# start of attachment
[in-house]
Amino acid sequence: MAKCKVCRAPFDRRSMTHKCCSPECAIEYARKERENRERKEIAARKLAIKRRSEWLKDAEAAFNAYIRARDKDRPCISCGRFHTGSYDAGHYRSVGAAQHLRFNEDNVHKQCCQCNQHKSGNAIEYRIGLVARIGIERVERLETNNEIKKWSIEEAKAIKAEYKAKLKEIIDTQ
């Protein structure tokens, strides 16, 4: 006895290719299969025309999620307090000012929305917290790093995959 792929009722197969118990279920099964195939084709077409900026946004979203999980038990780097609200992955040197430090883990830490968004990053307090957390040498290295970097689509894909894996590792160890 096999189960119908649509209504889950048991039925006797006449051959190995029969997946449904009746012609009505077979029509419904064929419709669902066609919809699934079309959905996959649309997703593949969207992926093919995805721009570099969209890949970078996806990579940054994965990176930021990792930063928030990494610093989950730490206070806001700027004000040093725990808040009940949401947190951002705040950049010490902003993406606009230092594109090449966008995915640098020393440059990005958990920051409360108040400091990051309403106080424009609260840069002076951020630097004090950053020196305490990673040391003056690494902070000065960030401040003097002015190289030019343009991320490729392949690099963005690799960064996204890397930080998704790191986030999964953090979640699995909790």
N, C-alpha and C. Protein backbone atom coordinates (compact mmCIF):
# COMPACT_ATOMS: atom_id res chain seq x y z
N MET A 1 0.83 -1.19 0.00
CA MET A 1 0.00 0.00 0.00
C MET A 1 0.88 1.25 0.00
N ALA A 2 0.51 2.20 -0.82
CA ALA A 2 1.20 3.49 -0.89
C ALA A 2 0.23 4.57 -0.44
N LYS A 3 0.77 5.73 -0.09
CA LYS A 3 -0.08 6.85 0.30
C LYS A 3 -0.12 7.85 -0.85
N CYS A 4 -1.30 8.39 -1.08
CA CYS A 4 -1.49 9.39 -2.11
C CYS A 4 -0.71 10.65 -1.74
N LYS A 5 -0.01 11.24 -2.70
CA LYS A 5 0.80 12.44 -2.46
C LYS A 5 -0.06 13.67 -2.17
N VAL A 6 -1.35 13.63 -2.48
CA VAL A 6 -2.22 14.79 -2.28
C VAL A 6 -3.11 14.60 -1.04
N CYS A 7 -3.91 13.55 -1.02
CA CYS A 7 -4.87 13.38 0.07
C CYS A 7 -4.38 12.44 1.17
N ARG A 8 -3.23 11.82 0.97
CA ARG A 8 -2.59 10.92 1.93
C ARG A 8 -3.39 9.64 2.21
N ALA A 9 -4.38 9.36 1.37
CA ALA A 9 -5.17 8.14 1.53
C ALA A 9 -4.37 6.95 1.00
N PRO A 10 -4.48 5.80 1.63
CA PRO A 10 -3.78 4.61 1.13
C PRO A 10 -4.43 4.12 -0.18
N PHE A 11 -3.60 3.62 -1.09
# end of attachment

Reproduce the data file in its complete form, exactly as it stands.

[in-house]
Amino acid sequence: MAKCKVCRAPFDRRSMTHKCCSPECAIEYARKERENRERKEIAARKLAIKRRSEWLKDAEAAFNAYIRARDKDRPCISCGRFHTGSYDAGHYRSVGAAQHLRFNEDNVHKQCCQCNQHKSGNAIEYRIGLVARIGIERVERLETNNEIKKWSIEEAKAIKAEYKAKLKEIIDTQ
């Protein structure tokens, strides 16, 4: 006895290719299969025309999620307090000012929305917290790093995959 792929009722197969118990279920099964195939084709077409900026946004979203999980038990780097609200992955040197430090883990830490968004990053307090957390040498290295970097689509894909894996590792160890 096999189960119908649509209504889950048991039925006797006449051959190995029969997946449904009746012609009505077979029509419904064929419709669902066609919809699934079309959905996959649309997703593949969207992926093919995805721009570099969209890949970078996806990579940054994965990176930021990792930063928030990494610093989950730490206070806001700027004000040093725990808040009940949401947190951002705040950049010490902003993406606009230092594109090449966008995915640098020393440059990005958990920051409360108040400091990051309403106080424009609260840069002076951020630097004090950053020196305490990673040391003056690494902070000065960030401040003097002015190289030019343009991320490729392949690099963005690799960064996204890397930080998704790191986030999964953090979640699995909790």
N, C-alpha and C. Protein backbone atom coordinates (compact mmCIF):
# COMPACT_ATOMS: atom_id res chain seq x y z
N MET A 1 0.83 -1.19 0.00
CA MET A 1 0.00 0.00 0.00
C MET A 1 0.88 1.25 0.00
N ALA A 2 0.51 2.20 -0.82
CA ALA A 2 1.20 3.49 -0.89
C ALA A 2 0.23 4.57 -0.44
N LYS A 3 0.77 5.73 -0.09
CA LYS A 3 -0.08 6.85 0.30
C LYS A 3 -0.12 7.85 -0.85
N CYS A 4 -1.30 8.39 -1.08
CA CYS A 4 -1.49 9.39 -2.11
C CYS A 4 -0.71 10.65 -1.74
N LYS A 5 -0.01 11.24 -2.70
CA LYS A 5 0.80 12.44 -2.46
C LYS A 5 -0.06 13.67 -2.17
N VAL A 6 -1.35 13.63 -2.48
CA VAL A 6 -2.22 14.79 -2.28
C VAL A 6 -3.11 14.60 -1.04
N CYS A 7 -3.91 13.55 -1.02
CA CYS A 7 -4.87 13.38 0.07
C CYS A 7 -4.38 12.44 1.17
N ARG A 8 -3.23 11.82 0.97
CA ARG A 8 -2.59 10.92 1.93
C ARG A 8 -3.39 9.64 2.21
N ALA A 9 -4.38 9.36 1.37
CA ALA A 9 -5.17 8.14 1.53
C ALA A 9 -4.37 6.95 1.00
N PRO A 10 -4.48 5.80 1.63
CA PRO A 10 -3.78 4.61 1.13
C PRO A 10 -4.43 4.12 -0.18
N PHE A 11 -3.60 3.62 -1.09